Fitch cuts Ecuador credit rating to C; default eyed

Fitch cuts Ecuador credit rating to C; default eyed

Bonds Debt Capital Markets Corporate & Sovereign Strategy Economy & Policy Fixed Income Funds Ecuador Latin America Coronavirus

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Fitch Ratings on Friday cut Ecuador’s long-term foreign currency credit rating to C, a move taken after the government sought a consensual agreement from bondholders for relief from debt payments as it struggles with fighting the coronavirus pandemic and a plunge in oil revenue.

Ecuador, last week, said it was seeking to amend debt payment obligations on ten bonds maturing between 2022 and 2030, representing more than $19 billion in debt outstanding.

“A deferment in payments, if agreed to by bondholders, would constitute a distressed debt exchange (DDE) in Fitch's view. If such agreement is not reached, the risk of a missed debt payment is high,” the firm said in a statement.

Ecuador is currently using a 30-day grace period on two coupon payments, the first of which expires in late April, the firm said.

The devastation of the novel coronavirus, COVID-19, on Ecuador has news reports of the dead laying in the streets as the Andean nation’s health system has been overwhelmed.

Oil revenue, severely curtailed by the plunge in global crude prices, was further hampered by the country declaring a force majeure on its crude exports after a landslide ruptured two of its main oil pipelines. On Saturday, the state-run oil company Petroamazonas said it would cut its output to 65,000 barrels per day, a drop of roughly 85%.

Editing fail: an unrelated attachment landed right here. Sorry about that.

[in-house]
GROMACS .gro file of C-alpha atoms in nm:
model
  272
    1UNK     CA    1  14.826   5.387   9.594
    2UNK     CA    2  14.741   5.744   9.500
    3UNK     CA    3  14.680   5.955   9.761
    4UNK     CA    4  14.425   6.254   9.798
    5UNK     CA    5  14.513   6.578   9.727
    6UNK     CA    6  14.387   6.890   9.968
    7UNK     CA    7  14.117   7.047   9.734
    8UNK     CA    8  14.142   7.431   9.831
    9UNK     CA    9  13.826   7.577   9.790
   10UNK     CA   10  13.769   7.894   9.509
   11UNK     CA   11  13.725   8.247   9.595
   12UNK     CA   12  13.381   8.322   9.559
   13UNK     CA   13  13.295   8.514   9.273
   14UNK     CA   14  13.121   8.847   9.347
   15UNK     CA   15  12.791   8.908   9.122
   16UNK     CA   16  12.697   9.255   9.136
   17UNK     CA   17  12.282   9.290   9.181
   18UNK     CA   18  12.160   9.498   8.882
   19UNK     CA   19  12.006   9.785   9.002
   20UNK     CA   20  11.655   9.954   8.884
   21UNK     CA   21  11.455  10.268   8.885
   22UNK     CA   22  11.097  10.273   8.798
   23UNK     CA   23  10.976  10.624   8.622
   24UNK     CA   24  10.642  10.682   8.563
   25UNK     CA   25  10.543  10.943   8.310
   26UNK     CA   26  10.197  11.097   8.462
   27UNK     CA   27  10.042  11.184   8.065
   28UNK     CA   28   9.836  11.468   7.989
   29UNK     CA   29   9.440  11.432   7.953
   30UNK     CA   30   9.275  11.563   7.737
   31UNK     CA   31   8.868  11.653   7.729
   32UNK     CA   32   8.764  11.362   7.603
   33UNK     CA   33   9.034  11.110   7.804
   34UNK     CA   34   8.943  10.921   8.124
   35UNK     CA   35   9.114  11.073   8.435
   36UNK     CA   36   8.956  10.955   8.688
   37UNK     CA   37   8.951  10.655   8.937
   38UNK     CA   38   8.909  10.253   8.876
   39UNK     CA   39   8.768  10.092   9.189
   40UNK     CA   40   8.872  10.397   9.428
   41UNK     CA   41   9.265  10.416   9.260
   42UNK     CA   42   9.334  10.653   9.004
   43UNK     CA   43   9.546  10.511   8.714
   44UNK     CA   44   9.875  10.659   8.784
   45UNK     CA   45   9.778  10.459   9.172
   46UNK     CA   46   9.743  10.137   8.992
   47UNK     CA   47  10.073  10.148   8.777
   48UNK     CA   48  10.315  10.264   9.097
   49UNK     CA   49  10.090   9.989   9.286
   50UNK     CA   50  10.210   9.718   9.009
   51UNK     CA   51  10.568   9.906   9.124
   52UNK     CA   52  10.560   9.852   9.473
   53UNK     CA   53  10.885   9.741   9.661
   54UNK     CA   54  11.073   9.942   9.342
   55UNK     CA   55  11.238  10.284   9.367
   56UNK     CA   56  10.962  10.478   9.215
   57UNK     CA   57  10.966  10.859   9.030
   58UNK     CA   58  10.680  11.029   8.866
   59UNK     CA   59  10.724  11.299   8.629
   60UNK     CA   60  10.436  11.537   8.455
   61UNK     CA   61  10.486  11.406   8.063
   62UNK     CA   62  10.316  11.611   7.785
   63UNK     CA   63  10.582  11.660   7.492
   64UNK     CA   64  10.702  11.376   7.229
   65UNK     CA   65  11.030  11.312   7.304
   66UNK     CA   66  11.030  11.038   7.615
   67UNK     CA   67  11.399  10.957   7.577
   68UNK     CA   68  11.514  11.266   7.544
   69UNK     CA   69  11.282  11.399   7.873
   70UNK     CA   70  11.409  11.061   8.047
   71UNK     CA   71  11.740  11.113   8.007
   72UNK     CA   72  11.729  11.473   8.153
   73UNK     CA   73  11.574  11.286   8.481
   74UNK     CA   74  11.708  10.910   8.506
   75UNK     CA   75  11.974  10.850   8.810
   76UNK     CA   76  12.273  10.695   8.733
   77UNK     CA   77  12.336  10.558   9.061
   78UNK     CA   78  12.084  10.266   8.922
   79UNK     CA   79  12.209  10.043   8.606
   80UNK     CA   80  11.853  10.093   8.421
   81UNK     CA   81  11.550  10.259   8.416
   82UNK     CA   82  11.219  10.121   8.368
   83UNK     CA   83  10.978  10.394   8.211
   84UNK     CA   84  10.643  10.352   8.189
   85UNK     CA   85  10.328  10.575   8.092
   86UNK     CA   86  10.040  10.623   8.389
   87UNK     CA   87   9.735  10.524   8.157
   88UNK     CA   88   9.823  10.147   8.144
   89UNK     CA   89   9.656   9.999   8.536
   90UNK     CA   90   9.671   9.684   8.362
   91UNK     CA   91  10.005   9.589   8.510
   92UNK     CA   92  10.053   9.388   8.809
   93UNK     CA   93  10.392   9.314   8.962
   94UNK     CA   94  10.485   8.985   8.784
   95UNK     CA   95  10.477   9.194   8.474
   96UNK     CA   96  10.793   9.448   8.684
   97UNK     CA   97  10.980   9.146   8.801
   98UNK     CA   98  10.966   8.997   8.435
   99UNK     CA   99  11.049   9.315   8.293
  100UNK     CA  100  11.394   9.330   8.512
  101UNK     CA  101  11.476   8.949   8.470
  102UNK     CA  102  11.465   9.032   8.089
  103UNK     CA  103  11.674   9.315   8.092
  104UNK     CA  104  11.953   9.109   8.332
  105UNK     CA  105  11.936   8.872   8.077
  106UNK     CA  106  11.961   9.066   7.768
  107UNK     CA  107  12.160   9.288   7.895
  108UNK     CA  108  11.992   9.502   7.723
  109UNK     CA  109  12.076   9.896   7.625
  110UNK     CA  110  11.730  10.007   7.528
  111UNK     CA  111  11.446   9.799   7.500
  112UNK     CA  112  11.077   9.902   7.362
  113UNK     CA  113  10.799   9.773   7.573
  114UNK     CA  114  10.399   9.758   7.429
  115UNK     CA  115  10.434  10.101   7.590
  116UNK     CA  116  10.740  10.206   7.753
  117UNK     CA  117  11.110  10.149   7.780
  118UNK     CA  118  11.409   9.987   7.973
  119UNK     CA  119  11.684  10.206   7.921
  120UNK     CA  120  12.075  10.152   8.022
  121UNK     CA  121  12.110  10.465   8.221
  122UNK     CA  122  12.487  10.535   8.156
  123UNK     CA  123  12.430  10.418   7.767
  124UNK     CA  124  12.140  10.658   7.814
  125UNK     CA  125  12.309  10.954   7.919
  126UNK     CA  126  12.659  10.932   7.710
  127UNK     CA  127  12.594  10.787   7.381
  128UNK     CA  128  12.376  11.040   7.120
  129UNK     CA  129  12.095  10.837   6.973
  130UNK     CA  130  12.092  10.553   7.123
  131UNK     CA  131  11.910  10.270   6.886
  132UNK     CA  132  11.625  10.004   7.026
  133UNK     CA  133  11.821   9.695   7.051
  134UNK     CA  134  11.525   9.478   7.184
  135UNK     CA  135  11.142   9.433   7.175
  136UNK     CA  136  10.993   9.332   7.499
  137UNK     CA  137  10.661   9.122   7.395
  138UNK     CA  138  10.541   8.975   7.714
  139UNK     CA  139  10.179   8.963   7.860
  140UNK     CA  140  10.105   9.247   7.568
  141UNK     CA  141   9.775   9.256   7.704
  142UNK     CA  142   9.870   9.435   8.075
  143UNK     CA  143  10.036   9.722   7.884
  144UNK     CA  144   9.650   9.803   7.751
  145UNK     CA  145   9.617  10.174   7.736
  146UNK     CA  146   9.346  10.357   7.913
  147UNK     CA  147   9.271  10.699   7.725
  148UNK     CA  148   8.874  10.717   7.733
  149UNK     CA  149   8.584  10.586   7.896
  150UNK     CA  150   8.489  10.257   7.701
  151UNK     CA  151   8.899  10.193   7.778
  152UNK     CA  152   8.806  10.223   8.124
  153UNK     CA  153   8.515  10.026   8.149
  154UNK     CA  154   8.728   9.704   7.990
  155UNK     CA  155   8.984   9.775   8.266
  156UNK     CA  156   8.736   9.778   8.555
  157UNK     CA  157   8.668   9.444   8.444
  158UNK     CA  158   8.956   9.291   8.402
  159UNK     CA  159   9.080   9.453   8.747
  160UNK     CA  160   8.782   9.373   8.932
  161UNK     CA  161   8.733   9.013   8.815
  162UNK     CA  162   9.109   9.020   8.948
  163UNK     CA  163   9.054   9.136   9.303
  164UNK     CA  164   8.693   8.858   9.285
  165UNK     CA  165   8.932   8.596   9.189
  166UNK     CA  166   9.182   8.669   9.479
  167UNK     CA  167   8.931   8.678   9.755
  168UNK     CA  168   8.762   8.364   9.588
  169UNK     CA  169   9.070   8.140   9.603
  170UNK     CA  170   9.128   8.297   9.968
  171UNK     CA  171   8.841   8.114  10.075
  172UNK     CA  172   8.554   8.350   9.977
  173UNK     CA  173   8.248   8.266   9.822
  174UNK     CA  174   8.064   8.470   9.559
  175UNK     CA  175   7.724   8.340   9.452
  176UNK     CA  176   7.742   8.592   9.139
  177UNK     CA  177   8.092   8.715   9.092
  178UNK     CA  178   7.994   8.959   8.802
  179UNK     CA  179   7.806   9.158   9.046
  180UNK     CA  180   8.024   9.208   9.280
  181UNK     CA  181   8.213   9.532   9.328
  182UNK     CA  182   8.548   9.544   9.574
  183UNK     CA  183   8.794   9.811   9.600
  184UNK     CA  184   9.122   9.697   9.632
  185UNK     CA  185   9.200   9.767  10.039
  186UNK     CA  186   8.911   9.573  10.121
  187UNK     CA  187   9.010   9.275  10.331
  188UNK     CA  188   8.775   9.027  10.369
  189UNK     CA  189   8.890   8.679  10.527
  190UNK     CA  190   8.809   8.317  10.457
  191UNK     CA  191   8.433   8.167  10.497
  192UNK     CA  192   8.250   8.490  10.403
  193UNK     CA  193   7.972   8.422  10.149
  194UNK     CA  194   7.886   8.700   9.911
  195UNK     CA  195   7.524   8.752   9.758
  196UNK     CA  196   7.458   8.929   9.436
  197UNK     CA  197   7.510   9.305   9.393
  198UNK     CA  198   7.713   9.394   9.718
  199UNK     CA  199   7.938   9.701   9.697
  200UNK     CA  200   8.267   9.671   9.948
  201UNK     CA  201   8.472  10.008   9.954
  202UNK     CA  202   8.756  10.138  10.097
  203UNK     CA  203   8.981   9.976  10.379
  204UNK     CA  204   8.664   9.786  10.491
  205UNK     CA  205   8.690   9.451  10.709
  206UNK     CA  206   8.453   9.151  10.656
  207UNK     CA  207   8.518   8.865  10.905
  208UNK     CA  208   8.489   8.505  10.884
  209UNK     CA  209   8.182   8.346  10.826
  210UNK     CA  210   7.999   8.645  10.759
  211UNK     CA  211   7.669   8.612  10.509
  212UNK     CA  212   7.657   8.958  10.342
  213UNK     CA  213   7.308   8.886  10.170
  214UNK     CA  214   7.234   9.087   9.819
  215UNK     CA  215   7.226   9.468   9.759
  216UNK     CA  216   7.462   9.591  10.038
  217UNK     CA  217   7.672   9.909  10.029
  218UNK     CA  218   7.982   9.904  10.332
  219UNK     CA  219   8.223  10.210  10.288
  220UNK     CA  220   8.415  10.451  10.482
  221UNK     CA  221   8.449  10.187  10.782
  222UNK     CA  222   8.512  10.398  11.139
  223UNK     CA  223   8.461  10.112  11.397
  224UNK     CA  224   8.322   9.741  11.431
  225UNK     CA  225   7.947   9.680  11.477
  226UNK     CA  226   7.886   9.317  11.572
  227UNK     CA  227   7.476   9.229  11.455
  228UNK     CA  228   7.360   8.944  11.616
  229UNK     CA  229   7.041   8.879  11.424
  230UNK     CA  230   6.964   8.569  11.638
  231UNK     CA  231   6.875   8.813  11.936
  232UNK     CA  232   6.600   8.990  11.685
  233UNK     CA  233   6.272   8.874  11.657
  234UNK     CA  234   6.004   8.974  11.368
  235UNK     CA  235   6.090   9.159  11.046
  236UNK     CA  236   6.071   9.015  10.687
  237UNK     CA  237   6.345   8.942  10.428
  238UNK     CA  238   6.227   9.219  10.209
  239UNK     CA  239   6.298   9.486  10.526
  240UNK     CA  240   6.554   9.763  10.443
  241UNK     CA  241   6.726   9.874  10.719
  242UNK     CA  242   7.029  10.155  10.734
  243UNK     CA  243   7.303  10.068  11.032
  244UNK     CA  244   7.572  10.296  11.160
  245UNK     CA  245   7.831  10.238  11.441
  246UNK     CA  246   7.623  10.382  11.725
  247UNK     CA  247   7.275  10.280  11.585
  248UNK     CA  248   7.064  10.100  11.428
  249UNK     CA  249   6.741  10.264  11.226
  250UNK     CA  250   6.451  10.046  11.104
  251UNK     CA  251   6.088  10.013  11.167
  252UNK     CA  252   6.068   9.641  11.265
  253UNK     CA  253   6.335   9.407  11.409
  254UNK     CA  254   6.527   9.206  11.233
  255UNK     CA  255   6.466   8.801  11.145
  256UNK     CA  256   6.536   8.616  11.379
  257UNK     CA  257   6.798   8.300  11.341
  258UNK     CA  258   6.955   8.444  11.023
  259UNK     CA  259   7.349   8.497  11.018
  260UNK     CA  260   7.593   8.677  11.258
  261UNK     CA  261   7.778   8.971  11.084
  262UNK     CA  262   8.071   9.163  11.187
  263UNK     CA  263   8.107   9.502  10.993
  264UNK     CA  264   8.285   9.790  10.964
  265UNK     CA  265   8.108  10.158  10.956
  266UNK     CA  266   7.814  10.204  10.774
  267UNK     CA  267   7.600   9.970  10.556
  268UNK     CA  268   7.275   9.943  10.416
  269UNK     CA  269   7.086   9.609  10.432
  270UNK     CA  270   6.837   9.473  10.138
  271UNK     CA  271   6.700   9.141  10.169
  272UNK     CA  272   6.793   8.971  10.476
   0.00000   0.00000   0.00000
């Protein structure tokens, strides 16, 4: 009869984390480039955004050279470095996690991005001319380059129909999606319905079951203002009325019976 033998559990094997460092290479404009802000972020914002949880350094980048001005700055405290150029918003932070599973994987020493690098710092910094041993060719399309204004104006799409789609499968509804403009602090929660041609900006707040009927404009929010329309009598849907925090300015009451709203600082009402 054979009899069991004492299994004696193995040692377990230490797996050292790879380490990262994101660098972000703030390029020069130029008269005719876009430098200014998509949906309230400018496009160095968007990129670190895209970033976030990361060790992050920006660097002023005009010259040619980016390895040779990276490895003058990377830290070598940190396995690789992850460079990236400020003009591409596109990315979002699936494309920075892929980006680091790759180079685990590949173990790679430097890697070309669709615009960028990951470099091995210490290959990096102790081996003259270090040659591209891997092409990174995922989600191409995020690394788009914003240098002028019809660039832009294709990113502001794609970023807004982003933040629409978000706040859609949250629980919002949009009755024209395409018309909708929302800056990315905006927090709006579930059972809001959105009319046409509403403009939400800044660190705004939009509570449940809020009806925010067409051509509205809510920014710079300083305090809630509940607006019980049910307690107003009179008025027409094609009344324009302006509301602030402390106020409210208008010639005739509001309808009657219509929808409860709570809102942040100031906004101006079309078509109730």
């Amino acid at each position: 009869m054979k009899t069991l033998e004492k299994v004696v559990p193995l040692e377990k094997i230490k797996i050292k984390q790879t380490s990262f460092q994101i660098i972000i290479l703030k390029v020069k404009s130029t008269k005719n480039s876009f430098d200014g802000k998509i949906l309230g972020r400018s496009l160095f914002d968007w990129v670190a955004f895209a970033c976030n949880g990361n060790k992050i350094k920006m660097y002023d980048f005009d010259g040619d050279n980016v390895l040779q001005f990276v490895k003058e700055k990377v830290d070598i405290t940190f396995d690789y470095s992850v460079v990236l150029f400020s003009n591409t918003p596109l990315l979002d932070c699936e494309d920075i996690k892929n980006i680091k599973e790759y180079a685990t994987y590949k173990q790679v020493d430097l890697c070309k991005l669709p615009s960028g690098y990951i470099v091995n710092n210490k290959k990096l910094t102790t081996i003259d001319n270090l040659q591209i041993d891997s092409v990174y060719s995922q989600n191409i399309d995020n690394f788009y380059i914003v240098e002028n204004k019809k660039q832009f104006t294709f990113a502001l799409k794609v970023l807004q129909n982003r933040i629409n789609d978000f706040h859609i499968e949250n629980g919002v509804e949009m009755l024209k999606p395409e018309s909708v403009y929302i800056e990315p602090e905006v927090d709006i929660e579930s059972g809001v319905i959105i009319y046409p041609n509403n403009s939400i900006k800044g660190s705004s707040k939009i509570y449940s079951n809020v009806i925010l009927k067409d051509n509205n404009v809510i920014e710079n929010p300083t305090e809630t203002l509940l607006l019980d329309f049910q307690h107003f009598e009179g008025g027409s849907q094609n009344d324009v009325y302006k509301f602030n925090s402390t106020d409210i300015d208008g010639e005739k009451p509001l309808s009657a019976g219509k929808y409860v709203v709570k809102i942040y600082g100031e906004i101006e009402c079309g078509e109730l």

President Lenin Moreno, on Friday, announced the creation of a humanitarian assistance account to be funded by contributions from companies and citizens that exceed certain financial threholds. The effort is meant to redirect cash to support smaller companies and less fortunate citizens.

Ecuador has 7,257 confirmed cases of COVID-19 with 315 deaths, as of April 11, according to the Johns Hopkins Coronavirus Resource Center.

A plunge in the price of oil, the government main source of revenue took a heavy toll on the economy even prior to the COVID-19 crisis.

“The sovereign's liquidity position is exceptionally tight, and social and political pressure for relief from external debt service in order to attend to the domestic crisis has grown considerably,” Fitch said.

The firm also pointed out that the central bank’s international reserves fell below $2 billion at the end of March and cover just 43% of the reserve requirements of financial institutions. This represents the lowest levels in the past two decades of dollarization.

Ecuador’s sovereign debt plumbed default price ranges with the  7.875% 2025 bond was last bid at a price of 27.25 while the 9.5% 2030 issue was bid at a price of 29, according to data provider Refinitiv.

Separate from the flagging economy, an Ecuadorean court convicted former President Rafael Correa on corruption charges, sentencing him in absentia to eight years in prison. Correa, a left-wing politician who held the presidency for 10 years from 2007 through 2017, has denied the charges. He is currently living in Belgium.